What is Pet Blood Bank?
Pet Blood Bank is a charity set up to support vets by providing a blood service for pets, just like the one we have as humans. The charity runs donation sessions across the country, where owners bring their beloved companions to give blood. Pet Blood Bank operates 24 hours a day, seven days a week, to ensure blood is always available for pets in need.
Every unit of donated blood can help to save the lives of up to four other dogs.
Could your dog be a lifesaver?
Pet Blood Bank is looking for owners of large, happy, healthy, and confident dogs to become blood donors. By registering your dog, you will play a vital role in helping to save the lives of other dogs.
To become a blood donor, your dog must be:
Between one and eight years old
Weigh more than 25kg
Confident and enjoy meeting new people
Do dogs have different blood types?
Yes! Just like humans, dogs have different blood types. They can either be DEA 1 positive or negative. Negative blood is in high demand as this can be given to a dog in an emergency, so there is a need for more dogs who are likely to have this blood type to come forward as donors. For this reason, Pet Blood Bank is particularly appealing to owners of the following breeds to consider registering their dogs:Airedale Terrier
Curly Coated Retriever
Dogue de Bordeaux
English Bull Terrier
Flat Coated Retriever
Old English Sheepdog
What happens when you bring your dog to donate blood?
When owners arrive with their fabulous dogs at the session, the Pet Blood Bank team will welcome them. The donation session consists of three key parts:
1. First, your dog receives a pre-donation health check from a vet. This is to check they are fit and healthy to donate.
2. Next, for the donation, your dog will be lifted onto a table and asked to lie on their side. The donation taken is approximately 450ml of blood. This takes between 5 and 10 minutes. While donating, dogs get a lovely tummy rub from the team.
3. After their donation, dogs get their ‘tea and biscuits’, which is a drink of water and a snack. They are given a goody bag to take home which contains a toy and some treats, and a photo of them is taken for Pet Blood Bank’s Facebook page.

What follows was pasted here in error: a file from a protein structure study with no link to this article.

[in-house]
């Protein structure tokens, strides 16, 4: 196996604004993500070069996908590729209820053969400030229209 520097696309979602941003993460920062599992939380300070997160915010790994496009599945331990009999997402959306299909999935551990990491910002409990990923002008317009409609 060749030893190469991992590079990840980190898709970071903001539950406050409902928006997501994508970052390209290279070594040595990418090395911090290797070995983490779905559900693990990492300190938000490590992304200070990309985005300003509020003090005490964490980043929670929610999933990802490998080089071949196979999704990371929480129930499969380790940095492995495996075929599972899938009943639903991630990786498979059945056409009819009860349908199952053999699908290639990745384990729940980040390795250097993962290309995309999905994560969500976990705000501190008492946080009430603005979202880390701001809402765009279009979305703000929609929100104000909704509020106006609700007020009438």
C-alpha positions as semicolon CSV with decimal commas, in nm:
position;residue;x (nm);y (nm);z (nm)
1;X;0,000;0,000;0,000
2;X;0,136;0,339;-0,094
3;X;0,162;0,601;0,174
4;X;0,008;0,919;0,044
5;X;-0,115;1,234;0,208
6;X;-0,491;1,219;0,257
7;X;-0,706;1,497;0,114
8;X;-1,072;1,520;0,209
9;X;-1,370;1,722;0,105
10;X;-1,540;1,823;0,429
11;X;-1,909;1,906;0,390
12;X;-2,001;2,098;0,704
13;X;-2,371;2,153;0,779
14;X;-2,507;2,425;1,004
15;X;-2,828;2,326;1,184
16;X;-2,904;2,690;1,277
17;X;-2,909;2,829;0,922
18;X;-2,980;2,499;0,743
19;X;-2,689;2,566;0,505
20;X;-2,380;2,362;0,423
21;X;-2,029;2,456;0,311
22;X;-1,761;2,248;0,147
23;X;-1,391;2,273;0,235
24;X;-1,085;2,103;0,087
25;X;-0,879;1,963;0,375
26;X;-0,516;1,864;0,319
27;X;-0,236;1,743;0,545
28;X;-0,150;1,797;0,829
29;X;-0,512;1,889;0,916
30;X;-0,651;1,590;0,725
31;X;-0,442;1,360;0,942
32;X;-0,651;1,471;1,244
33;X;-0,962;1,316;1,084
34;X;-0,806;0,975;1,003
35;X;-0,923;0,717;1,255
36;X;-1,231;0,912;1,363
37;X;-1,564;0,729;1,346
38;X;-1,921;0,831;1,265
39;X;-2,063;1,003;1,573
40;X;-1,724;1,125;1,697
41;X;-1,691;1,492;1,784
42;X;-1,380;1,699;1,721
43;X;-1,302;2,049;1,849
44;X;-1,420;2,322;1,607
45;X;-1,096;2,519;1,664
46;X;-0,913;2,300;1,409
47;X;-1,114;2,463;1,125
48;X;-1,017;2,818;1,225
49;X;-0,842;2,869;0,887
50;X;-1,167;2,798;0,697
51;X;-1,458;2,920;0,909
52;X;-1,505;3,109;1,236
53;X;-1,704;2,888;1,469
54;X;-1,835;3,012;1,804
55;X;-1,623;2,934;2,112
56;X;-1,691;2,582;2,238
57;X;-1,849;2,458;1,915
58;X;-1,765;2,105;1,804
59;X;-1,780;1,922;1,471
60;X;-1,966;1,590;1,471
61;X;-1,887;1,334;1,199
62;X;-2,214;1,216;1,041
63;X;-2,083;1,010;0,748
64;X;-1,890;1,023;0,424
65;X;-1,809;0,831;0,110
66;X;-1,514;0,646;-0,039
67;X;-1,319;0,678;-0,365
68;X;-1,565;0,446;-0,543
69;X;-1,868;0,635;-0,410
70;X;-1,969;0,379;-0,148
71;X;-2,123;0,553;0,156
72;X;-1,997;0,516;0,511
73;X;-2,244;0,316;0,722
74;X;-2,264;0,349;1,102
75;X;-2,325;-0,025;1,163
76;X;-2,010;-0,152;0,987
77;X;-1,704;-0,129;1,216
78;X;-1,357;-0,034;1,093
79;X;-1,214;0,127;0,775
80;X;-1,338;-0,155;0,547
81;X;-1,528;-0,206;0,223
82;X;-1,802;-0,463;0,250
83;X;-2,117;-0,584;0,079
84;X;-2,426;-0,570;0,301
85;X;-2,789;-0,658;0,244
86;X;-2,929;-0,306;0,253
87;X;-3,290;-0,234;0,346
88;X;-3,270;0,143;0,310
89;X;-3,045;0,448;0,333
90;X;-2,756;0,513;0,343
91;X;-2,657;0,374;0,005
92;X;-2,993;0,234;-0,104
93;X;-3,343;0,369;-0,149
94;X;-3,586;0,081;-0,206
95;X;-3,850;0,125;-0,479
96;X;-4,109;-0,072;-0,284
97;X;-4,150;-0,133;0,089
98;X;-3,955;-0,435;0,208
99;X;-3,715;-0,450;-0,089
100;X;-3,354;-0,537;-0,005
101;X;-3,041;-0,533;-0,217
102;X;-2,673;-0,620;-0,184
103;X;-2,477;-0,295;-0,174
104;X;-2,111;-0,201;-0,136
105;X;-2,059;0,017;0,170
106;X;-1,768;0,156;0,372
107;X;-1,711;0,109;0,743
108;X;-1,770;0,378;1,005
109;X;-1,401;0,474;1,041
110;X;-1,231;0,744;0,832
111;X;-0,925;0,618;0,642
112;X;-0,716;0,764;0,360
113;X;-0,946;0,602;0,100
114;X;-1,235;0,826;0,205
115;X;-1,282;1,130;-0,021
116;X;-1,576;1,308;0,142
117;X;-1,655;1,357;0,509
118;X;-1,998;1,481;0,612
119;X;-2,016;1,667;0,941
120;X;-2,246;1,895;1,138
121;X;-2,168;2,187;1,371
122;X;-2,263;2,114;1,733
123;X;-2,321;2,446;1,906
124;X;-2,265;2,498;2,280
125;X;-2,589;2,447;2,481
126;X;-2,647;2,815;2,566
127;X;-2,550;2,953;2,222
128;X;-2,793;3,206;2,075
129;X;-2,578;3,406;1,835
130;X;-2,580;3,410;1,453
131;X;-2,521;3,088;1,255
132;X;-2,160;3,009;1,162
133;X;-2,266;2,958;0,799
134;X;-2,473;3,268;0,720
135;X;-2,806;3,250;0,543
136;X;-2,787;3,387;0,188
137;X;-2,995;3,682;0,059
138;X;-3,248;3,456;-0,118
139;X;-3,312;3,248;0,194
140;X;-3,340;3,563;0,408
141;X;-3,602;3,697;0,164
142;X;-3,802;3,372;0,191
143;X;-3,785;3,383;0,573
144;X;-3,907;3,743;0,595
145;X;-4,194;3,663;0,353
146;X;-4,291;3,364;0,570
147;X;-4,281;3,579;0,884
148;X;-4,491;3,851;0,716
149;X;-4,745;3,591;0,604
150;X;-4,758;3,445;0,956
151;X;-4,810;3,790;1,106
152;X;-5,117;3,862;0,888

In total, owners should allow around 45 minutes for the whole appointment and are encouraged to accompany their dog throughout the session.
The difference blood makes?
Meet 2-year-old Cockerpoo Hana, who was recently involved in a horrible accident. Hana fell around 40 metres from a cliff while out on a walk with her owners Risa and James. When her owners reached her, she was disorientated and struggling for breath. They rushed her straight to the closest emergency vet, the Hospital for Small Animals at the University of Edinburgh.
Upon arriving, Hana was immediately examined to determine the extent of her injuries. She had a collapsed lung, damage to her liver, and internal bleeding.
As Hana’s accident was taking place, at the very same time across town at the Hospital for Small Animals, a Pet Blood Bank donation session was running. When Hana was rushed in, donor dog Missy had just finished giving blood. Missy is a regular donor for Pet Blood Bank and has been for several years.
Shortly after their arrival at the Hospital, Risa and James were told that Hana’s internal bleeding was so severe that she needed an urgent blood transfusion and that their consent was required to proceed with this. It was at this moment that the severity of Hana’s accident hit them. They agreed and Hana was given a unit of blood, the very unit of blood that Missy had given just an hour before.
Hana spent four days in intensive care before being allowed home to continue her recovery. Now, a few months later, Hana is back to her usual energetic and full of life self. You would never know what she had been through.
Risa said, ‘We really can't thank everyone that was involved in saving Hana's life enough and will forever be grateful.’
How you can get involved?
If you have a dog, you think could be a lifesaving donor, please visit the Pet Blood Bank website to learn more and register them for a donation session in your local area. If your dog is unable to donate blood, there are also many other ways you can support the charity. Helping to spread the word makes a big difference, or you could consider volunteering or fundraising.